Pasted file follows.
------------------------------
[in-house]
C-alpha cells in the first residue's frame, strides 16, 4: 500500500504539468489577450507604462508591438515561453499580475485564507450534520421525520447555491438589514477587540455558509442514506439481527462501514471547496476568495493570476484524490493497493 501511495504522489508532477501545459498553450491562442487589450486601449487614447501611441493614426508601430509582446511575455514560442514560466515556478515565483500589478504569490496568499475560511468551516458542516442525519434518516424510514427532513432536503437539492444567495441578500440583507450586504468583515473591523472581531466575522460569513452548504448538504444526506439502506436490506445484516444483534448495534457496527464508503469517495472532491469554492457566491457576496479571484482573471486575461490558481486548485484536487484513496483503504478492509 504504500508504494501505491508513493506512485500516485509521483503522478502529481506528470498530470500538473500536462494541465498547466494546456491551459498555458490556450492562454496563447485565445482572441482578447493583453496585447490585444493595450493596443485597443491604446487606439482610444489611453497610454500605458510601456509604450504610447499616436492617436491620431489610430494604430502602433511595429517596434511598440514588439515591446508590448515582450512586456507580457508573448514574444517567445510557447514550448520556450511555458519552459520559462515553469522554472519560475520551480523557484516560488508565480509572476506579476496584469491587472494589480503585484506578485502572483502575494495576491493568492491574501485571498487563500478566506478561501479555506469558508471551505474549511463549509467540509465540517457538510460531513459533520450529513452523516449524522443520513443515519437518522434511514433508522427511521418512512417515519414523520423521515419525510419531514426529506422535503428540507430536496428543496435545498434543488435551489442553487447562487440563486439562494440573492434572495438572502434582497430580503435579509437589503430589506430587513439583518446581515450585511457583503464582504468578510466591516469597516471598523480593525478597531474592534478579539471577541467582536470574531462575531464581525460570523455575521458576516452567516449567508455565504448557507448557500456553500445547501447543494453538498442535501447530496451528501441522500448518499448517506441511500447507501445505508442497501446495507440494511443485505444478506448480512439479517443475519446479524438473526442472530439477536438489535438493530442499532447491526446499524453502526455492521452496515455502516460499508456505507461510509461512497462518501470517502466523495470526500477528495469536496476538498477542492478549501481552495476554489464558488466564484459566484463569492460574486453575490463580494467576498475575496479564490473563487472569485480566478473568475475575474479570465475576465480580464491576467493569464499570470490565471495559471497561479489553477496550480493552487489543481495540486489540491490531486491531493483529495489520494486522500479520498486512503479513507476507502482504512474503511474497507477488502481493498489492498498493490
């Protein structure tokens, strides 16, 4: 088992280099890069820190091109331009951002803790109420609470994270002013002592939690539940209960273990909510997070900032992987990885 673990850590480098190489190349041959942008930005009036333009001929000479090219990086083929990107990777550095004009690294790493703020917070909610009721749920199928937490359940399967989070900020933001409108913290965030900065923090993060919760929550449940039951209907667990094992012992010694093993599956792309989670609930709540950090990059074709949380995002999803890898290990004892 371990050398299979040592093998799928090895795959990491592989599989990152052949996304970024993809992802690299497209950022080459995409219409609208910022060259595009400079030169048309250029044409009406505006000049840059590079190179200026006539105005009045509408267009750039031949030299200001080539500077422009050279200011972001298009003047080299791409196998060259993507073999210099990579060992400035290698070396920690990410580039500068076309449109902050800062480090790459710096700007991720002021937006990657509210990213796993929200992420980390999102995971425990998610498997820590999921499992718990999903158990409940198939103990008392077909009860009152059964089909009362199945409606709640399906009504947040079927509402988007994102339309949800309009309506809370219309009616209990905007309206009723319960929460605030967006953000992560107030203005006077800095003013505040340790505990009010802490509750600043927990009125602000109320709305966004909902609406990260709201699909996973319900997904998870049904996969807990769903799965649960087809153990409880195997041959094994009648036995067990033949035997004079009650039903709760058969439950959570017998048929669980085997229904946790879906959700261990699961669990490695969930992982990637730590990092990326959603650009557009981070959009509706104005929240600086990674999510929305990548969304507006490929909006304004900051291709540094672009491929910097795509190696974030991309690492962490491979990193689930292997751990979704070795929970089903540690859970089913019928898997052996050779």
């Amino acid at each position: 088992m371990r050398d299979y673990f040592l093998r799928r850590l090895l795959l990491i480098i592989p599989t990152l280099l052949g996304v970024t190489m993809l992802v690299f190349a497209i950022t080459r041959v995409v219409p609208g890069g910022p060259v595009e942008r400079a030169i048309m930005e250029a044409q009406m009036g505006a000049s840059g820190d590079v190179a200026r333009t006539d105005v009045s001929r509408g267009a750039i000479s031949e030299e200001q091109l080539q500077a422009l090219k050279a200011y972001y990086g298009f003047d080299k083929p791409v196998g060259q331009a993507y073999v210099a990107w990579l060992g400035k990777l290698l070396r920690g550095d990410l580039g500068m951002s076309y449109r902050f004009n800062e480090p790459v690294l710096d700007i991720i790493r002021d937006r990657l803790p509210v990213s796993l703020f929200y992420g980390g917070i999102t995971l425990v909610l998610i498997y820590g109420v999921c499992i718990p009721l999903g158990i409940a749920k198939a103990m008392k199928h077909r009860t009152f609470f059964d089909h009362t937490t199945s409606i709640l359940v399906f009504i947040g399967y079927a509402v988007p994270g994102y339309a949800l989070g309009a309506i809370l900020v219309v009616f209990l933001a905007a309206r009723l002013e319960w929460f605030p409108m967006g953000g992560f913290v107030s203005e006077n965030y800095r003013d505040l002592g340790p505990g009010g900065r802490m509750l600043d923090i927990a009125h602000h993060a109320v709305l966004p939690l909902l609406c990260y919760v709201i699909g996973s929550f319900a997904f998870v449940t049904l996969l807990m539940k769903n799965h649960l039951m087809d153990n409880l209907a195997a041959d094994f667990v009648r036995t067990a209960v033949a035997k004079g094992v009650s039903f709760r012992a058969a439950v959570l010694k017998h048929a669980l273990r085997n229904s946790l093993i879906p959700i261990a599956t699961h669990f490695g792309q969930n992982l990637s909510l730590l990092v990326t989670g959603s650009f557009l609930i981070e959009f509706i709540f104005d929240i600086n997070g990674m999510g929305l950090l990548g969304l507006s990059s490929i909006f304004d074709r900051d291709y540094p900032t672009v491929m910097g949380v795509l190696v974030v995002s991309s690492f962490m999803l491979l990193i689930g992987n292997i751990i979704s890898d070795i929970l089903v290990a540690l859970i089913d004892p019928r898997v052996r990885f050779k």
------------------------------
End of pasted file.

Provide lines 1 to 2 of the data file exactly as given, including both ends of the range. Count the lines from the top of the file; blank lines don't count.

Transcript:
[in-house]
C-alpha cells in the first residue's frame, strides 16, 4: 500500500504539468489577450507604462508591438515561453499580475485564507450534520421525520447555491438589514477587540455558509442514506439481527462501514471547496476568495493570476484524490493497493 501511495504522489508532477501545459498553450491562442487589450486601449487614447501611441493614426508601430509582446511575455514560442514560466515556478515565483500589478504569490496568499475560511468551516458542516442525519434518516424510514427532513432536503437539492444567495441578500440583507450586504468583515473591523472581531466575522460569513452548504448538504444526506439502506436490506445484516444483534448495534457496527464508503469517495472532491469554492457566491457576496479571484482573471486575461490558481486548485484536487484513496483503504478492509 504504500508504494501505491508513493506512485500516485509521483503522478502529481506528470498530470500538473500536462494541465498547466494546456491551459498555458490556450492562454496563447485565445482572441482578447493583453496585447490585444493595450493596443485597443491604446487606439482610444489611453497610454500605458510601456509604450504610447499616436492617436491620431489610430494604430502602433511595429517596434511598440514588439515591446508590448515582450512586456507580457508573448514574444517567445510557447514550448520556450511555458519552459520559462515553469522554472519560475520551480523557484516560488508565480509572476506579476496584469491587472494589480503585484506578485502572483502575494495576491493568492491574501485571498487563500478566506478561501479555506469558508471551505474549511463549509467540509465540517457538510460531513459533520450529513452523516449524522443520513443515519437518522434511514433508522427511521418512512417515519414523520423521515419525510419531514426529506422535503428540507430536496428543496435545498434543488435551489442553487447562487440563486439562494440573492434572495438572502434582497430580503435579509437589503430589506430587513439583518446581515450585511457583503464582504468578510466591516469597516471598523480593525478597531474592534478579539471577541467582536470574531462575531464581525460570523455575521458576516452567516449567508455565504448557507448557500456553500445547501447543494453538498442535501447530496451528501441522500448518499448517506441511500447507501445505508442497501446495507440494511443485505444478506448480512439479517443475519446479524438473526442472530439477536438489535438493530442499532447491526446499524453502526455492521452496515455502516460499508456505507461510509461512497462518501470517502466523495470526500477528495469536496476538498477542492478549501481552495476554489464558488466564484459566484463569492460574486453575490463580494467576498475575496479564490473563487472569485480566478473568475475575474479570465475576465480580464491576467493569464499570470490565471495559471497561479489553477496550480493552487489543481495540486489540491490531486491531493483529495489520494486522500479520498486512503479513507476507502482504512474503511474497507477488502481493498489492498498493490